Ten years after my first entrepreneurial failure, I had to force myself to learn sales, at which I seemed to have to work harder than everyone else. It was hard in a simple way. Like playing a musical instrument, it took a lot of practice. The sales cycle begins and ends with prospecting. The routine is seeing new people and following up on them. The difference between success and failure is the dogged tracking of everything and constant measuring of minutia. But, the thing that finally got my attention was easy to understand and embrace. To quote the psalmist Jimmy Buffett, “it was so simple like the jitterbug it plumb evaded me.”
Make it easy for the customer to buy.
Exceeding customer expectations, human connection, and relationship building are key components of making it easy. So, how about hardware gadgets and software applications? Does technology make it easier? My answer is a definite “maybe.” Let me make it easy for you to buy this essay on whether or not social media accomplishes my axiom. Remembering that hindsight is 20/20, let’s look at the innovation milestones that founded our present situation.
Consider an analogue Internet connecting people by a web of railroad tracks and postal routes that allows for two-way communication utilizing printed multi-page websites. Welcome to the dawn of the 20th Century.
President Abraham Lincoln signed a law called the Homestead Act of 1862 on May 20th of that year. Applicants who were over 21 and who had not born arms against the United States got a “homestead” or grant of 160 acres of undeveloped federal land west of the Mississippi River. They had to live on it for five years and improve [farm] it in return for a deed. Eleven states had left the Union at the time and there would be political and regional issues as a result, but aren’t there always when a government gives people anything? The point here is that the Act expanded western settlement which followed the growth of the railroads.
The postal system implemented Rural Free Delivery (RFD) in 1896. Since the country was literally wireless, telephone wireless, two-way communication was by post. RFD also made the mail order business possible. By permitting the classification of mail order publications as aids in the dissemination of knowledge, it entitled those catalogs a one cent per pound postage rate. That made the rural distribution of catalogues quite economical while the railroads provided distribution to delivery points.
The Sears, Roebuck and Co. catalog called itself the “Book of Bargains: A Money Saver for Everyone,” and the “Cheapest Supply House on Earth,” claiming that “Our trade reaches around the World.” At the apex for mail order merchandise, you have the model website for its time that included testimonials from satisfied customers. The catalogue made every effort to assure the reader that Sears had the lowest prices and best values. The 1903 catalog included the commitment, “Your money back if you are not satisfied.”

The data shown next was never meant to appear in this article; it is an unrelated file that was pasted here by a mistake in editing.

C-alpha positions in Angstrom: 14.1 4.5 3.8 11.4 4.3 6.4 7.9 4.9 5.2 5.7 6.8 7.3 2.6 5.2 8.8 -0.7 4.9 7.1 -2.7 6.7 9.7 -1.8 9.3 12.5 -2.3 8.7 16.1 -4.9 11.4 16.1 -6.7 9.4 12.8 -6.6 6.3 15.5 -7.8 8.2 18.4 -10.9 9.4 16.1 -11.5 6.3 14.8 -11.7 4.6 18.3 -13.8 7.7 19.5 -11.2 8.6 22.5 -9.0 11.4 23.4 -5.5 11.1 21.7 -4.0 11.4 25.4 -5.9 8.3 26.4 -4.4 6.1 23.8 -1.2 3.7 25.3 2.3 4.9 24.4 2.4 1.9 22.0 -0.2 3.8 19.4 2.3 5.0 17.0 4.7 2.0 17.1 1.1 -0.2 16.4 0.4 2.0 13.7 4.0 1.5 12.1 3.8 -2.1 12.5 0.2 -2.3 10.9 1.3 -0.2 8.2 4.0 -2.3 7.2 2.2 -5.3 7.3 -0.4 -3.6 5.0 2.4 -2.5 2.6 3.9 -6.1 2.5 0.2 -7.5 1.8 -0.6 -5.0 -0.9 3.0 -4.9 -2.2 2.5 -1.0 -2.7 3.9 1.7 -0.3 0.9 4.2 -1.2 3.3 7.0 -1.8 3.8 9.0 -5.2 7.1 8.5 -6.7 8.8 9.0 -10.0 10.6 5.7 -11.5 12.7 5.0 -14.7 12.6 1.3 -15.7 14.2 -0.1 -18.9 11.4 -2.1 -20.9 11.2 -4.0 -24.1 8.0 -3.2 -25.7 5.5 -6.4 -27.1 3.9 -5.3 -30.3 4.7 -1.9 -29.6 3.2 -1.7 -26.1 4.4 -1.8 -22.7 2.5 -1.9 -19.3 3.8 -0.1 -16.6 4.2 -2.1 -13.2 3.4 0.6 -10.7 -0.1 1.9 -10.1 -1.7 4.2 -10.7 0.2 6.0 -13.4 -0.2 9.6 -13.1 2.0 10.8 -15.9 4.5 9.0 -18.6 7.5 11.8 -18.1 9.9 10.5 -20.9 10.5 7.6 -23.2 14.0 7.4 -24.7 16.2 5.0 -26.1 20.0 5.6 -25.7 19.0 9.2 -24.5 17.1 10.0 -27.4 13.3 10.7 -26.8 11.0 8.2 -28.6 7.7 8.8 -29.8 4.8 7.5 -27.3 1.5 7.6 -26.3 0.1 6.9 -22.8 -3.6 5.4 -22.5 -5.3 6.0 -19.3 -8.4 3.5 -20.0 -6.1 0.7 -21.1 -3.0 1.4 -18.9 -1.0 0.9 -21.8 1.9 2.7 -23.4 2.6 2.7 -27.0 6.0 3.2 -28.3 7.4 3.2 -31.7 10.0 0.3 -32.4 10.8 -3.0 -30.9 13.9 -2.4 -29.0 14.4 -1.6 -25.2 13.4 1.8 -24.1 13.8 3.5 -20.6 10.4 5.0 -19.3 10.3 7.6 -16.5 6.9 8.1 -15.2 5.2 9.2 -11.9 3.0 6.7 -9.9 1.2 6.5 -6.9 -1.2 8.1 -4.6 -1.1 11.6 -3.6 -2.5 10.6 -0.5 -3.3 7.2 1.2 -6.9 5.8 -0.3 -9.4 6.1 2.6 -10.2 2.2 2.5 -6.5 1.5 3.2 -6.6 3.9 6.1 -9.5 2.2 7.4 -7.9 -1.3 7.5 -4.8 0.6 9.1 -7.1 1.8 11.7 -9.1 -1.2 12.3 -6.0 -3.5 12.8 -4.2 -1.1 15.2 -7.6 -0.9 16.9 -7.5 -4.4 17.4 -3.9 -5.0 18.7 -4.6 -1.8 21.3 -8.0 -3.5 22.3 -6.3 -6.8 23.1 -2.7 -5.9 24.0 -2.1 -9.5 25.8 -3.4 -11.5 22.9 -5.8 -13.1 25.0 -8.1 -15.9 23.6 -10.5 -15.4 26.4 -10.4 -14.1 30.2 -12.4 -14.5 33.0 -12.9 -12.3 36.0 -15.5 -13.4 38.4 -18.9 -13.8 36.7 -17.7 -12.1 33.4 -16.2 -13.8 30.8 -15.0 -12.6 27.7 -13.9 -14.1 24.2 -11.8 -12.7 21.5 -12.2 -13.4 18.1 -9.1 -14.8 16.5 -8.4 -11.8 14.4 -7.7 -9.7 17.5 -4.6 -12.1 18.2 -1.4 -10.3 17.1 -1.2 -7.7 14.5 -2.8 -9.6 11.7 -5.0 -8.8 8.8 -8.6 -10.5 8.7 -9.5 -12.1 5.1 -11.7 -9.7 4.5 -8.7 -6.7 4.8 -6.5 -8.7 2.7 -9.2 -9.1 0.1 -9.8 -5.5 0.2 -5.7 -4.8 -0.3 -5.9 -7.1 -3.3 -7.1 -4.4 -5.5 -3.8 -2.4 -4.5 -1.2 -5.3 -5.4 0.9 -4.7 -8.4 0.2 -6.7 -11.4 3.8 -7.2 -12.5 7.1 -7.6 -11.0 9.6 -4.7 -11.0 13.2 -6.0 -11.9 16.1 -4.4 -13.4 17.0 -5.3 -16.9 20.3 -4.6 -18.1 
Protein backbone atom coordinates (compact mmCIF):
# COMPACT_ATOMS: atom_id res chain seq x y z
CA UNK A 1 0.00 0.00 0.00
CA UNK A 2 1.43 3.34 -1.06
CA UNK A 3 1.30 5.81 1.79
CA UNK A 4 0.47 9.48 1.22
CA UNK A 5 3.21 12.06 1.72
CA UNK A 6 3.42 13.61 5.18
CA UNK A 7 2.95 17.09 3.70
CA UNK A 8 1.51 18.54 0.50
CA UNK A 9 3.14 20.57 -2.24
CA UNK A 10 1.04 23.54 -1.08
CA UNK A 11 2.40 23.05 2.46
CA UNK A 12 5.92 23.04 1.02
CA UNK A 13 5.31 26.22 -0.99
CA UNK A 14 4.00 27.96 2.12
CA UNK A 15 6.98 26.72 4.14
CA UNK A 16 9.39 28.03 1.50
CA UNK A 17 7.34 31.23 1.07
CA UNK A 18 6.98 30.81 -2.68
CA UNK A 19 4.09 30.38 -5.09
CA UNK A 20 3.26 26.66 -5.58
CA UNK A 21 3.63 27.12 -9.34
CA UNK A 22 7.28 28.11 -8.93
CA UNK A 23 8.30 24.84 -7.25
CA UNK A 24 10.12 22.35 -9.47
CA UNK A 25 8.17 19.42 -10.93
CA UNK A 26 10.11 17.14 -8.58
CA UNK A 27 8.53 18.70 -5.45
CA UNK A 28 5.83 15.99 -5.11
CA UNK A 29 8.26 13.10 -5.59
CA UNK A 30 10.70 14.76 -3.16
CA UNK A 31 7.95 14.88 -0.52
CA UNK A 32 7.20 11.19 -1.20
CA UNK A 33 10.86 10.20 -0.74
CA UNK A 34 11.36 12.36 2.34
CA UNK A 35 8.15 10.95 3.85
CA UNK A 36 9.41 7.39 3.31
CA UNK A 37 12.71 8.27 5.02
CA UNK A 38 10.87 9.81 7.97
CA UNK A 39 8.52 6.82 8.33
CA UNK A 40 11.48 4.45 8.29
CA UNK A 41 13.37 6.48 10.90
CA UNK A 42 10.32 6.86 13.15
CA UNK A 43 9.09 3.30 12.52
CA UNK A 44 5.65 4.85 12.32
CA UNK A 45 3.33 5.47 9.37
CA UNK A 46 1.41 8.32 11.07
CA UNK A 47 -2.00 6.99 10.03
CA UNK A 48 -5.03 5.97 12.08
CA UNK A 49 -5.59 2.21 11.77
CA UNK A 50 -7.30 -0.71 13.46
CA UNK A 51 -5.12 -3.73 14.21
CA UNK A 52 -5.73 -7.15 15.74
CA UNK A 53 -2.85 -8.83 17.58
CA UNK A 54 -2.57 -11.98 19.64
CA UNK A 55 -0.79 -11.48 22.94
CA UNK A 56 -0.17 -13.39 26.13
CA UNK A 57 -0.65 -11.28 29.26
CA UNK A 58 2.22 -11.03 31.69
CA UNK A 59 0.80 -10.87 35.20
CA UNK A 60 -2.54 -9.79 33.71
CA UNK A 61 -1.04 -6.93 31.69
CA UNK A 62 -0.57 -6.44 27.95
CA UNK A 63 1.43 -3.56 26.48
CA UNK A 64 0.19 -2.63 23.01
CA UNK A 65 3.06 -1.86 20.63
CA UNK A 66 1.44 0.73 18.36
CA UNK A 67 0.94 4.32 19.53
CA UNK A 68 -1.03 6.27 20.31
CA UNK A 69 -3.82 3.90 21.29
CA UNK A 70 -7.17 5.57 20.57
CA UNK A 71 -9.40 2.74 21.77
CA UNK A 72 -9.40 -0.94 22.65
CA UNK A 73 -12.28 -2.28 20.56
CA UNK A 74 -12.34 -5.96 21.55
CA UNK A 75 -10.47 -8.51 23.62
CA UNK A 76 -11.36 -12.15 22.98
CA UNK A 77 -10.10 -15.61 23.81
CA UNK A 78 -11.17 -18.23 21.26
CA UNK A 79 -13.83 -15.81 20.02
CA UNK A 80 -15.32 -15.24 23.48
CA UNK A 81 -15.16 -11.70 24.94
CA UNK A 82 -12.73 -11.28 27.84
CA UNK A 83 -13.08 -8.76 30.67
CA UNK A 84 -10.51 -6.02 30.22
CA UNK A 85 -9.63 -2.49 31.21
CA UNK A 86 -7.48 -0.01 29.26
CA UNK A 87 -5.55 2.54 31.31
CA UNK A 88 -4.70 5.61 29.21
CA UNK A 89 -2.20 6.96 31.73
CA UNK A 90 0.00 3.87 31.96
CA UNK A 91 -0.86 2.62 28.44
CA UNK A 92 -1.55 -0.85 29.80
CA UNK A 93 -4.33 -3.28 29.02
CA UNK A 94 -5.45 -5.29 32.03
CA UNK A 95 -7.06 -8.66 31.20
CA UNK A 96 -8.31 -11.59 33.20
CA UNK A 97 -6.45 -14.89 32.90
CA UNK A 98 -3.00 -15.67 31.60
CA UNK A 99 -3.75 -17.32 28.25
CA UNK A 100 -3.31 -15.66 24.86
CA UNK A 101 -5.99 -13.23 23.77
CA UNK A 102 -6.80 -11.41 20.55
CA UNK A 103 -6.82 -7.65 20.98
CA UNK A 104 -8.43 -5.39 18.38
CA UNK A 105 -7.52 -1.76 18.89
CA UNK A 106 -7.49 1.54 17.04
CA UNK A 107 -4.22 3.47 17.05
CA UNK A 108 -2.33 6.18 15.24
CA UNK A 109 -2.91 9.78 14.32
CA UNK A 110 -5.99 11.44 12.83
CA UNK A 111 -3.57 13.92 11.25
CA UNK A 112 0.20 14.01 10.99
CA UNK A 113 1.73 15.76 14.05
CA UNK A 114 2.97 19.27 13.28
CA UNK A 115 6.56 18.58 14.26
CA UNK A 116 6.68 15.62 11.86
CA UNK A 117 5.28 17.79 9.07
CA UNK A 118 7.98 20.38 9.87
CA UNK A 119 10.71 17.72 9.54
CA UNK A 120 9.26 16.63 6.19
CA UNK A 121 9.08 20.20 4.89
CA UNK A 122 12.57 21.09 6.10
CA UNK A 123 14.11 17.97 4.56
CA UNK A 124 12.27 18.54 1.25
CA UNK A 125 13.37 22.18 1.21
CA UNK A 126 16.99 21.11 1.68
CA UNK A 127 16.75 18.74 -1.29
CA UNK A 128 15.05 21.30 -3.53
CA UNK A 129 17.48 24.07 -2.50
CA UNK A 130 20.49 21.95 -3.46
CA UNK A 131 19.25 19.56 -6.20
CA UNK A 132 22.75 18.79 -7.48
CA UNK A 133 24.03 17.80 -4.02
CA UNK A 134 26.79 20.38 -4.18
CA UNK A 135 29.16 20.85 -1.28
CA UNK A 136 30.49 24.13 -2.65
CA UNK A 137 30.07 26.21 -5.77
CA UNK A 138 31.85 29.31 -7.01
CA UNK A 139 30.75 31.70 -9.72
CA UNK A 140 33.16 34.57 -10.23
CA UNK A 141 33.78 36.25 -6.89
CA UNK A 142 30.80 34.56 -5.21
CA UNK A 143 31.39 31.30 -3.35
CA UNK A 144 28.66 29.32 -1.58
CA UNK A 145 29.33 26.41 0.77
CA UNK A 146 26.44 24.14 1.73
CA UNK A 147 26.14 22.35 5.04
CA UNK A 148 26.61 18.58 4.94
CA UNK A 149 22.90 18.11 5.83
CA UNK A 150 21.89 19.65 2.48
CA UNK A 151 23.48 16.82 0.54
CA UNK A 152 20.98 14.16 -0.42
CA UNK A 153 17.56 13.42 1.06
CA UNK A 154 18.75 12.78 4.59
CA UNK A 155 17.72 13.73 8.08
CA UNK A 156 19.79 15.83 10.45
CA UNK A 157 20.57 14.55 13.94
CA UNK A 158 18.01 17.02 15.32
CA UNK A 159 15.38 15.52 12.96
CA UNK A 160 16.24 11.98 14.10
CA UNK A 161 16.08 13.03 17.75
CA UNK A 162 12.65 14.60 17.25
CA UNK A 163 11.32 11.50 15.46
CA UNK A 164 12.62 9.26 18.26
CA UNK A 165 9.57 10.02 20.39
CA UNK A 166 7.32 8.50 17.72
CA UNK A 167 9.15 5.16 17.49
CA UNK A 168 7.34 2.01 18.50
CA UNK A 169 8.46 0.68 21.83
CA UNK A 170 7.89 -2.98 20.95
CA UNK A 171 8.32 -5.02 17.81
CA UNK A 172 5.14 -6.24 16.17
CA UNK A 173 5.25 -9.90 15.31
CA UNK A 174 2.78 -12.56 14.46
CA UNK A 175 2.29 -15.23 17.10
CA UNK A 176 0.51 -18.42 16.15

The point is that it is not just one thing that makes a milestone, but a combination of things that is transformative. The combination of catalogue, RFD, and the rail system made it easy for customers to buy.
Talk about making it easy, here are some more combinations for consideration. The increasing use of the credit card from 1958 is a significant development for consumers and culture. Add that to the introduction of the American Telephone & Telegraph (AT&T) 800 toll-free service in 1967, so that subscribers like Sears could allow their customers to reach them without toll charges, and you have a milestone.
The next milestone occurred when the development of an Internet from 1957 is coupled with the relative affordability of the personal computer from about 1986. Add to that combination the growth privately owned shipping services with incredible logistics like UPS and FedEx and by 1994 the Dotcom bubble is on with the founding of Amazon. The next year brought Craigslist, Yahoo and eBay. That being noted, the milestone is that consumers could look at an online catalogue, call a customer service agent, process and pay for an order and have it delivered the next day.
Just for the record, Sears decided to quit producing its “Wish Book” catalogue in 1993 in favor of making it easy for customers to buy online.
We arrive, finally, at the business use of social media. I will argue that the first social medium is analogue – a bulletin board in a common area that uses paper and thumb tacks. I will further argue that Twitter and Facebook form the electronic generation of the same. How important are they?
According to Demandbase CEO Chris Golec, “Despite its increasing influence, it’s important to keep in mind that no business sale is made without the buyer going to the corporate website first.” In fact research shows that such sites are seven times as effective at generating sales leads as social networks such as Twitter and Facebook. 25% of survey respondents admitted the most sales leads came from their website, followed by 14% who selected email marketing campaigns. Online advertising followed that. Social media accounted for 3% of respondents’ recommendations. What’s on your website?
I am not suggesting that social media should be ignored. Neither am I suggesting that business has to have a Facebook page and a blog because everybody else does, although that is tempting. Instead I will argue that businesses need to think about implementing social media as part of its message mix, if for no other reason than to accomplish three things: engage their customers and exceed expectations, make a stronger human connection, and build better relationships. If those can be done strategically, by which I mean being able to measure the results, perhaps another milestone will occur.